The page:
Featured prominently on CNN’s homepage Monday morning was an interview with a group of Hillary Clinton supporters.  In the segment, journalist Kait Richmond attempted to pinpoint what exactly cost Clinton the presidential election in their minds.  Richmond played the role of “devil’s advocate” – maintaining an objective approach as she posed questions to each of the six Democrats in the studio.  The responses she received were mixed to some degree, but the overall consensus was clear: they all firmly believed Clinton lost an unfair, uneven race through very little fault of her own.  The real culprits, according to this panel of Clinton supporters, were Russian hacking, racism, and the media’s “love affair” with Donald Trump…

Excuse me, I’m writing this and that last part even made me spit out my coffee.

Now, before this article begins to sound like I’m another angry conservative that’s flabbergasted by the Left’s inability to connect with American people who don’t live next to an ocean, I’d like to clarify my position: I’m not a big Donald Trump fan.  In my personal life, I’ve probably participated in as many debates attacking the man as I have defending him (maybe more) and parts of the Republican victory lap that has gone on in social media since the election have legitimately concerned me.  Our country is fiercely divided, and many of my GOP registered friends are treating the election like it’s the first touchdown they’ve ever scored, forgetting that the election wasn’t the real game.  All we’ve done so far is choose a team captain – a world chock full of different colored jerseys, and real conflicts, potentially awaits.  The game hasn’t even started yet.

With that said, any criticisms I can levy at conservatives about their dealing with this election like sore winners pale in comparison to how the Left has responded.  For all the down-talking and fear mongering they did before the election about how Donald Trump wouldn’t concede if he lost, they responded in exactly the same way the media told us we should fear conservatives might react.  For every level-headed and reasonable Democrat that makes a logical argument about Clinton’s popular vote count, there are three more calling republicans racist, burning American flags, and hurriedly deleting their YouTube videos about fleeing to Canada because they found out that Canada, like most nations, actually has immigration laws.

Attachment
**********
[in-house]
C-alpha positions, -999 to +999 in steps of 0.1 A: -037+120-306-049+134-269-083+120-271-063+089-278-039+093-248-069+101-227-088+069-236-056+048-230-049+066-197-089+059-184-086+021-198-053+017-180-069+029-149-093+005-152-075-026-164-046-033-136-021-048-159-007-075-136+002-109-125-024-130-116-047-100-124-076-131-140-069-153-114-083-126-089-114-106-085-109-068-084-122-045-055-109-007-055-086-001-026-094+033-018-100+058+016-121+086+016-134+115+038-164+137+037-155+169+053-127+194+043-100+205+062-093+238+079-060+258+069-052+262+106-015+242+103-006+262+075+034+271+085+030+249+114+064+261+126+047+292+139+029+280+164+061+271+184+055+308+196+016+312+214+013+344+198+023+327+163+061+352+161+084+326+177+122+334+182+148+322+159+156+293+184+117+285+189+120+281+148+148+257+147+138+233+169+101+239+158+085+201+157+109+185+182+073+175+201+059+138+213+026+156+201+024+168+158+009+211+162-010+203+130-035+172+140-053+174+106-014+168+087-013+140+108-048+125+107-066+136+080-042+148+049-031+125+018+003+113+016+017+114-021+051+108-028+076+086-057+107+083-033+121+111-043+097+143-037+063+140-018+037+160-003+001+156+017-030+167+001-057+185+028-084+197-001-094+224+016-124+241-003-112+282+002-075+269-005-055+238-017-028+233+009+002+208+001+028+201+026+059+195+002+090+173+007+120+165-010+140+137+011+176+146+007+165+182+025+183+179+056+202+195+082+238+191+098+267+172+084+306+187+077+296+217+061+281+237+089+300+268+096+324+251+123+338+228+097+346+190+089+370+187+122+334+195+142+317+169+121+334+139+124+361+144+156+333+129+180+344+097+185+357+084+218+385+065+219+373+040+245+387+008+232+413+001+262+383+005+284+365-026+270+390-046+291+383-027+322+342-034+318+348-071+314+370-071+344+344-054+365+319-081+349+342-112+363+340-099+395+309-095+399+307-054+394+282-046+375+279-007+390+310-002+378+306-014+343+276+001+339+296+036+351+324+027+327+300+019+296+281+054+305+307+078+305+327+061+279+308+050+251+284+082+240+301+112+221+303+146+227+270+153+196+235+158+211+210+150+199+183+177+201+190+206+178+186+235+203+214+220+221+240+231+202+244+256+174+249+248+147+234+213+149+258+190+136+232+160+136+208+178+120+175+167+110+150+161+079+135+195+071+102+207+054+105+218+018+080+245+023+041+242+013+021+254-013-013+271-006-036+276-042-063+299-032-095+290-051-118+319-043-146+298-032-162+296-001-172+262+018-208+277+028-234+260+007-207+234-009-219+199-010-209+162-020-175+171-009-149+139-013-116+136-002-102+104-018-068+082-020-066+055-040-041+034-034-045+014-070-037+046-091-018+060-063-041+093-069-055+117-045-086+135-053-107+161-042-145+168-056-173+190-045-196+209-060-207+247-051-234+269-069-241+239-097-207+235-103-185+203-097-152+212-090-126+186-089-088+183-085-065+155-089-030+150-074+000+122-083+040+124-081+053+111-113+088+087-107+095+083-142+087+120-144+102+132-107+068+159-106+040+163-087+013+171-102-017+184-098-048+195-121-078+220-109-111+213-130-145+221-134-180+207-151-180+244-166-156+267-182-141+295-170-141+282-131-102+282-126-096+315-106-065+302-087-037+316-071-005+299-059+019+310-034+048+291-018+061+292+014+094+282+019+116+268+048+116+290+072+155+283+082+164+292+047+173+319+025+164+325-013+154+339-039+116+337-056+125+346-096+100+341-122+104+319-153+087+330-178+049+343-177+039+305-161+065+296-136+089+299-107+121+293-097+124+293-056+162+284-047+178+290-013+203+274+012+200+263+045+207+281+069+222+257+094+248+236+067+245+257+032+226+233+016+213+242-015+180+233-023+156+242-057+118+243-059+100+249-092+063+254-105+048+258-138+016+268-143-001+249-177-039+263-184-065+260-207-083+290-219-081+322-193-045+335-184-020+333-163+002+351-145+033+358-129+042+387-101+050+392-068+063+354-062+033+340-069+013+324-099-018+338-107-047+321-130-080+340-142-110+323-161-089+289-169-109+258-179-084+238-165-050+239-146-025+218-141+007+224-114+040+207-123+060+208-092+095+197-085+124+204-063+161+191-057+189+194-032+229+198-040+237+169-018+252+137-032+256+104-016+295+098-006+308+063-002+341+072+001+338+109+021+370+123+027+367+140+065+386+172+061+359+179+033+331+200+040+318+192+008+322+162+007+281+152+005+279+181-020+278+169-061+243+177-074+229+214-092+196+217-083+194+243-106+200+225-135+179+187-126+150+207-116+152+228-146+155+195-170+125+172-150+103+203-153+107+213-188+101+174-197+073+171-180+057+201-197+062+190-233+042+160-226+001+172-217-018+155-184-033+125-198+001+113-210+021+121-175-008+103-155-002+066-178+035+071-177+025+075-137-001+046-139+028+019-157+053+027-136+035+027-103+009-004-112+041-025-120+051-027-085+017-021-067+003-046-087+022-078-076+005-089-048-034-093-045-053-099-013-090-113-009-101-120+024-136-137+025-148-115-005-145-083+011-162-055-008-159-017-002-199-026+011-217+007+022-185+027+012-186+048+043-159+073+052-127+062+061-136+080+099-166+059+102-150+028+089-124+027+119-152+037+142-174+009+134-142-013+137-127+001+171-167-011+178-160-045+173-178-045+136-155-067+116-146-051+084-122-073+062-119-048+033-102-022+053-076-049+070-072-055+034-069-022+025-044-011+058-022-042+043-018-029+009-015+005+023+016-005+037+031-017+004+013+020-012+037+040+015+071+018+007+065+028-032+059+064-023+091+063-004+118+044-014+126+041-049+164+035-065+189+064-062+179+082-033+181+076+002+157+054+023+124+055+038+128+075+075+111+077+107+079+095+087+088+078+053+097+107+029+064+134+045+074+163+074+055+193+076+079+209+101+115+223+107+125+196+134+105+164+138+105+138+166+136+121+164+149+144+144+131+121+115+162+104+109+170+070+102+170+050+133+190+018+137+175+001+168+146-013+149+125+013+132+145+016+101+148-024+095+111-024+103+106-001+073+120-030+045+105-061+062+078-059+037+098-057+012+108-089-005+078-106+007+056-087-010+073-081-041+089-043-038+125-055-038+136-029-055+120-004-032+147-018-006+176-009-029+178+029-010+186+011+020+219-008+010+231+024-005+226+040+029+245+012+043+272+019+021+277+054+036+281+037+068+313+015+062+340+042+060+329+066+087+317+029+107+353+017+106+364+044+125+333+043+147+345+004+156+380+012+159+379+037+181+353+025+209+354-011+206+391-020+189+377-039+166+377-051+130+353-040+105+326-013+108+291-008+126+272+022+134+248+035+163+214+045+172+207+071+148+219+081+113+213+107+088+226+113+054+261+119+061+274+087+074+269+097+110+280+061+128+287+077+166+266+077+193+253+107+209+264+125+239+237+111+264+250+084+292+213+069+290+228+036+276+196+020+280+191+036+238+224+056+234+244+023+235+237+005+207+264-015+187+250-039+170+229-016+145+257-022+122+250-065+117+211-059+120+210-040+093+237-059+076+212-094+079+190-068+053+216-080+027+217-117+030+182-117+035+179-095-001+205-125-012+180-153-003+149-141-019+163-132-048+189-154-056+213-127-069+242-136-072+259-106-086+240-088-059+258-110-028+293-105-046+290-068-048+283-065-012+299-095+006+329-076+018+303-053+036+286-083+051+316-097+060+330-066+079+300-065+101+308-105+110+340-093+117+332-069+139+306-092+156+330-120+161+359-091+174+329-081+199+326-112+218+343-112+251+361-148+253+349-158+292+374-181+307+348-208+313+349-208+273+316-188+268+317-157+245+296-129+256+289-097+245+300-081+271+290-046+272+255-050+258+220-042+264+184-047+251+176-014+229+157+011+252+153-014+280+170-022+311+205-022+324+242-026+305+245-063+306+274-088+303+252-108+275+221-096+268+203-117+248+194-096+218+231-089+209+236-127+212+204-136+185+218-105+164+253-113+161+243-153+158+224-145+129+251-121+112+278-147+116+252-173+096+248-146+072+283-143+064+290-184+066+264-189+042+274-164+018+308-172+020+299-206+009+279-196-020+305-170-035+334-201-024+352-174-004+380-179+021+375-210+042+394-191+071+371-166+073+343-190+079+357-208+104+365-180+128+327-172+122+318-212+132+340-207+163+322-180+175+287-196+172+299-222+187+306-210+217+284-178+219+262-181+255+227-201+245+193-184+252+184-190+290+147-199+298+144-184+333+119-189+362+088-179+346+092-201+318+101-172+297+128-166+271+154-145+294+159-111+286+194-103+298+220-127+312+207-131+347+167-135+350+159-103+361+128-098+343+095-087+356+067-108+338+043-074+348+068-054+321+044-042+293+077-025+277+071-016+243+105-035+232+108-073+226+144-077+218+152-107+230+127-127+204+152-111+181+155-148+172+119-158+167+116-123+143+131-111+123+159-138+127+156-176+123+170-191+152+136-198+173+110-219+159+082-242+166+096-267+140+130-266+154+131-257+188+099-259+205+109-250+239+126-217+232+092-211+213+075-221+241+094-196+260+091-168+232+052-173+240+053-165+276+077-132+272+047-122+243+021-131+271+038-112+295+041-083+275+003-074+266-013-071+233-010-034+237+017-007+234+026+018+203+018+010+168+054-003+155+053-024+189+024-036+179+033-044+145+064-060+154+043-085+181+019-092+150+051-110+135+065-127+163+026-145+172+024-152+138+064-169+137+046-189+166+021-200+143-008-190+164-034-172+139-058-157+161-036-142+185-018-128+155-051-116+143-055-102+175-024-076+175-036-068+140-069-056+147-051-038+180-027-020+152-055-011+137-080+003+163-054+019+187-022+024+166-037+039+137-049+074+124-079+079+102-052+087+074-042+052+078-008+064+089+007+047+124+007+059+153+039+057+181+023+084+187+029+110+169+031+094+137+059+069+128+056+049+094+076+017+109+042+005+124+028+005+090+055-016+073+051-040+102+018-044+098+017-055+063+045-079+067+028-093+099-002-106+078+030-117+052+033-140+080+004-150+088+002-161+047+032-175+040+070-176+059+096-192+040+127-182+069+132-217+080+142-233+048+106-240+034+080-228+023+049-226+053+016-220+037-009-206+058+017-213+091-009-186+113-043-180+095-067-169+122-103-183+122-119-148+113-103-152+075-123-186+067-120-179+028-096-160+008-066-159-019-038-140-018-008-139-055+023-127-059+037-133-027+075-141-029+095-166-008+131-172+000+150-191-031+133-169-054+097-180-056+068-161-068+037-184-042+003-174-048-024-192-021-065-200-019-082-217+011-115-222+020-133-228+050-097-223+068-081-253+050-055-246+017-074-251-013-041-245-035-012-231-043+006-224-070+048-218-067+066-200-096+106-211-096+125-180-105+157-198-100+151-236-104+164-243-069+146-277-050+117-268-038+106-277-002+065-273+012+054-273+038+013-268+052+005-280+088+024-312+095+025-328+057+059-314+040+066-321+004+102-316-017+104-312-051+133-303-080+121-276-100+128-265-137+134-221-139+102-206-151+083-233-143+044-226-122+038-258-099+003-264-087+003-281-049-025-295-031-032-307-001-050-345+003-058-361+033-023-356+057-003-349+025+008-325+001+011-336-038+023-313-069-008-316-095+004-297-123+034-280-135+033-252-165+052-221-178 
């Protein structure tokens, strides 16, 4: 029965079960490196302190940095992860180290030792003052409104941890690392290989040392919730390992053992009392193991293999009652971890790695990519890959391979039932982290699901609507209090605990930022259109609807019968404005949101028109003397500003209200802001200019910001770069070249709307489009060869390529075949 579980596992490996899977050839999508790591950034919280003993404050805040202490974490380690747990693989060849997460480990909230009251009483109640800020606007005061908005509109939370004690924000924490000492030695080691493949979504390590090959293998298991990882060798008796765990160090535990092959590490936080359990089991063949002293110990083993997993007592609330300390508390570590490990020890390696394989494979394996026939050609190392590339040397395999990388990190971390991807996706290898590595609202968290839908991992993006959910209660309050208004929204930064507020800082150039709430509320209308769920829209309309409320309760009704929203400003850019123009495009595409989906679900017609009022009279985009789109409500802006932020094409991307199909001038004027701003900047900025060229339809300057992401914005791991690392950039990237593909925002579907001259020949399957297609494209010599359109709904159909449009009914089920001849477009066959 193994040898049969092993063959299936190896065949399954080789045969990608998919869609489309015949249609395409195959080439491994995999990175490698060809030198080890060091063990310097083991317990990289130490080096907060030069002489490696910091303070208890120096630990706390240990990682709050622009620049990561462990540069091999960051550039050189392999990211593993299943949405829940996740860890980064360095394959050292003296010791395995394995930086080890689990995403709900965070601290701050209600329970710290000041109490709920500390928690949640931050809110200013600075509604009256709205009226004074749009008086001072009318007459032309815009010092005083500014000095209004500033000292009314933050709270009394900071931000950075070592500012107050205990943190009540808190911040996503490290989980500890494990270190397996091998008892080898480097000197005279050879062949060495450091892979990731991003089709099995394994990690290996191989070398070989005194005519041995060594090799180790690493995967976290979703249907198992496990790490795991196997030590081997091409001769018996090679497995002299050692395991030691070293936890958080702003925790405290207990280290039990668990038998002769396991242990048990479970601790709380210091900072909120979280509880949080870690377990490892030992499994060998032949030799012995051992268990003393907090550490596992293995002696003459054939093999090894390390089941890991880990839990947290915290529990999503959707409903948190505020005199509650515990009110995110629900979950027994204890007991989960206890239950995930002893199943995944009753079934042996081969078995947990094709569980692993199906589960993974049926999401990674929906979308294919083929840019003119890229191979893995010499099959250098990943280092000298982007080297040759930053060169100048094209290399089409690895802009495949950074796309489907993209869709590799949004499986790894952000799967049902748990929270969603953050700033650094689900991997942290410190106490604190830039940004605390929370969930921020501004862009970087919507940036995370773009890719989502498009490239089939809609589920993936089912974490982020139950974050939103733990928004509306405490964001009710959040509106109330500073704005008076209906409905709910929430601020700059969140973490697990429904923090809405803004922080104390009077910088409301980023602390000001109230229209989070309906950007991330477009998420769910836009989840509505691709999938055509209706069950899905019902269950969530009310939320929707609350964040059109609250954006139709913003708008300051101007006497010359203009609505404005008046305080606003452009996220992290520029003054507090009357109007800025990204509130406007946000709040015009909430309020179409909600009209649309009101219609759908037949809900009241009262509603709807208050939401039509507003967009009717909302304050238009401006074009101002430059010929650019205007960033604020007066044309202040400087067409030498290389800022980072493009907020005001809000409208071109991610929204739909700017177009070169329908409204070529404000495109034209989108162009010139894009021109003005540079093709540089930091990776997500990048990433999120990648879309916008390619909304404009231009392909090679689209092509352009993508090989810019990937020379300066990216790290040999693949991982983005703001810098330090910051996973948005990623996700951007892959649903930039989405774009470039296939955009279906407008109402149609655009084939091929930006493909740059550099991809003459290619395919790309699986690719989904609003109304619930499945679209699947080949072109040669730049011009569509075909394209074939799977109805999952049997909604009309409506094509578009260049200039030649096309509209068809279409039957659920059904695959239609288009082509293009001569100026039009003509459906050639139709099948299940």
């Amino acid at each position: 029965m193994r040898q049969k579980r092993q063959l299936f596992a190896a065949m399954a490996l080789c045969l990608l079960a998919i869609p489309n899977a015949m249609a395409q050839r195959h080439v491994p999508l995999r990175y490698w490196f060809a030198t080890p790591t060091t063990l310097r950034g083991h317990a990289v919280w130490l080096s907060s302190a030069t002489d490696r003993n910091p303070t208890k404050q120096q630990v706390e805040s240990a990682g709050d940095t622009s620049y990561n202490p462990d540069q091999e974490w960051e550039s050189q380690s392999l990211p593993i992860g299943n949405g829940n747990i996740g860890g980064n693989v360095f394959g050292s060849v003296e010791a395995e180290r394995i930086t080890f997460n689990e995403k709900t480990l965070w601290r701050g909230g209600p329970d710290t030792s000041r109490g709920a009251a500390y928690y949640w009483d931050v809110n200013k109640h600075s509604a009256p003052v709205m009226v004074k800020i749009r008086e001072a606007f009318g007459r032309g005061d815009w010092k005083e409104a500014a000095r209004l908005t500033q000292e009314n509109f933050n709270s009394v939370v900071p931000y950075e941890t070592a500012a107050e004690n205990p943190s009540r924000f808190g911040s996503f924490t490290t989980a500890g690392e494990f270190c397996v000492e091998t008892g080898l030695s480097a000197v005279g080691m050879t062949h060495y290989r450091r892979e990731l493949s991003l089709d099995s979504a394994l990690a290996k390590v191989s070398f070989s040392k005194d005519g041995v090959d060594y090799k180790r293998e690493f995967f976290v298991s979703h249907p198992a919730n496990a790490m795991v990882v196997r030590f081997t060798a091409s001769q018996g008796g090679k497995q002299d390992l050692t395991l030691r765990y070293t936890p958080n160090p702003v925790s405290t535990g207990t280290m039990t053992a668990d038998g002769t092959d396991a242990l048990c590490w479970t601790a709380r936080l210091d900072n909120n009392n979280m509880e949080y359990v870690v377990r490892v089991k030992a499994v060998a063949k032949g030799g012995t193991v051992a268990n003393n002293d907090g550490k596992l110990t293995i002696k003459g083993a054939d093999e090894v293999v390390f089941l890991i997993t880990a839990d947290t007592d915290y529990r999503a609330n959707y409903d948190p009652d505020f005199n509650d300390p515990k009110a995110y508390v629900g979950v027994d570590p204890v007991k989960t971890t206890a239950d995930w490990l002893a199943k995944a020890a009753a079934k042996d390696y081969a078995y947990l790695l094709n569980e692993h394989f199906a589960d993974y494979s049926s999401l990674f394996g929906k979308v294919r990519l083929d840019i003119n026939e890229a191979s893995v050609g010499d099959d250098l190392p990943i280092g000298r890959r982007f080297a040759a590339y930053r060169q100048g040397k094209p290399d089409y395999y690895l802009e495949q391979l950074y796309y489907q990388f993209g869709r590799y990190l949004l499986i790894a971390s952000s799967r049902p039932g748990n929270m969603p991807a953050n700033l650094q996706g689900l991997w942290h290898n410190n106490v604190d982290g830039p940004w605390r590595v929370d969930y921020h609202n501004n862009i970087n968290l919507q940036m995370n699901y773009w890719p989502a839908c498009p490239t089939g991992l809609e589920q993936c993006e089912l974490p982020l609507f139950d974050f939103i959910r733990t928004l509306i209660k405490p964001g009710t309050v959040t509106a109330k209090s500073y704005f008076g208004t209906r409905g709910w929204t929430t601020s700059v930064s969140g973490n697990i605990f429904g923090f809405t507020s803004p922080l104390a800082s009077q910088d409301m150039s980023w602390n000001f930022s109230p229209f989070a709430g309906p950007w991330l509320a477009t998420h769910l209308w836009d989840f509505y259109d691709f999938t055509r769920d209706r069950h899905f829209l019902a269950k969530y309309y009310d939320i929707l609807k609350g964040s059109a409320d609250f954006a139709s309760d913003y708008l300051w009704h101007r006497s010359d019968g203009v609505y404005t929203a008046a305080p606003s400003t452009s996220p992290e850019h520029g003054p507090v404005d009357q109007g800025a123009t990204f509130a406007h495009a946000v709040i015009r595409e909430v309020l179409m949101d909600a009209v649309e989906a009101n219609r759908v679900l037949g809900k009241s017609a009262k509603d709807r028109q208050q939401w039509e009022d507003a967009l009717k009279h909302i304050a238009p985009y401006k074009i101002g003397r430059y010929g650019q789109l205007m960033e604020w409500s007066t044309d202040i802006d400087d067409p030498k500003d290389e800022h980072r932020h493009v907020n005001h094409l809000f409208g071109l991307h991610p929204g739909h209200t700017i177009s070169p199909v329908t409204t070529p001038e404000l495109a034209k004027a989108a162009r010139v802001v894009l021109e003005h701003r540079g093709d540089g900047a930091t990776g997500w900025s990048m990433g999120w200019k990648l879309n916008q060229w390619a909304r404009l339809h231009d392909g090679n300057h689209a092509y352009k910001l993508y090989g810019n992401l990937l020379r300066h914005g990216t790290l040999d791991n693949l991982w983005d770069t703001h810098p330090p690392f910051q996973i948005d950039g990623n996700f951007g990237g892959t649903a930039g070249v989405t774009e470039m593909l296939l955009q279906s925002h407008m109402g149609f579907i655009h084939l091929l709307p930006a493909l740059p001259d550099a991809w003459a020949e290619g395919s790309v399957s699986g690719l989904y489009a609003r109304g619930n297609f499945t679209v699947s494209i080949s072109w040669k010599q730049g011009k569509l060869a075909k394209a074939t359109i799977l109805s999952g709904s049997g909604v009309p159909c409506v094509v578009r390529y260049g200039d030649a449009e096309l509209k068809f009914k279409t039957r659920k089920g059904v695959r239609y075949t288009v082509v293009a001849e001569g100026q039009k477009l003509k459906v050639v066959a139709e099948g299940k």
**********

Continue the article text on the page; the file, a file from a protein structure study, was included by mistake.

My concerns about the Democratic narrative of the recent election were fueled by the statements CNN’s panel of six intelligent, well-intentioned liberals made throughout the interview.  These weren’t wild-eyed protestors burning down police cars or crazy college kids throwing their participation trophies in the air – they were the same reasonable seeming folks we see at work, drink our coffee next to, and probably see eye to eye with about a myriad of things outside the political sphere… so to see them so unwilling to accept that the Clinton campaign may have made mistakes, that Clinton may have been a poorly chosen candidate, or that Trump could win without the KKK and Vlad the Russian Impaler conspiring to ruin democracy forever was not only disheartening, it was downright upsetting.

“I think it was racism that allowed Donald Trump to win,” Carol Evans told CNN. “I’m not saying that everybody that voted for Donald Trump is a racist … but I do believe that they allowed racism to move into the White House. Let’s say that racism reacted against an Obama presidency, and that racism won.”

That statement, in various forms, can be found on every social media platform, every news site comment section, and in at least one instance, written on the inside of a bathroom stall at an Applebees near my house.  In the minds of people who believe this, sixty million Americans went to the voting booth simply to hurt minorities.  This concept is predicated on the idea that the American people voted for an African American president twice, but their inherent racism was just too strong to allow them to vote for a rich white woman who shared some of his political beliefs.

This argument boils down to, “you’re racist for choosing the wrong white person,” and it completely ignores the social and economic issues permeating throughout rural America that have gone almost completely ignored by the federal government.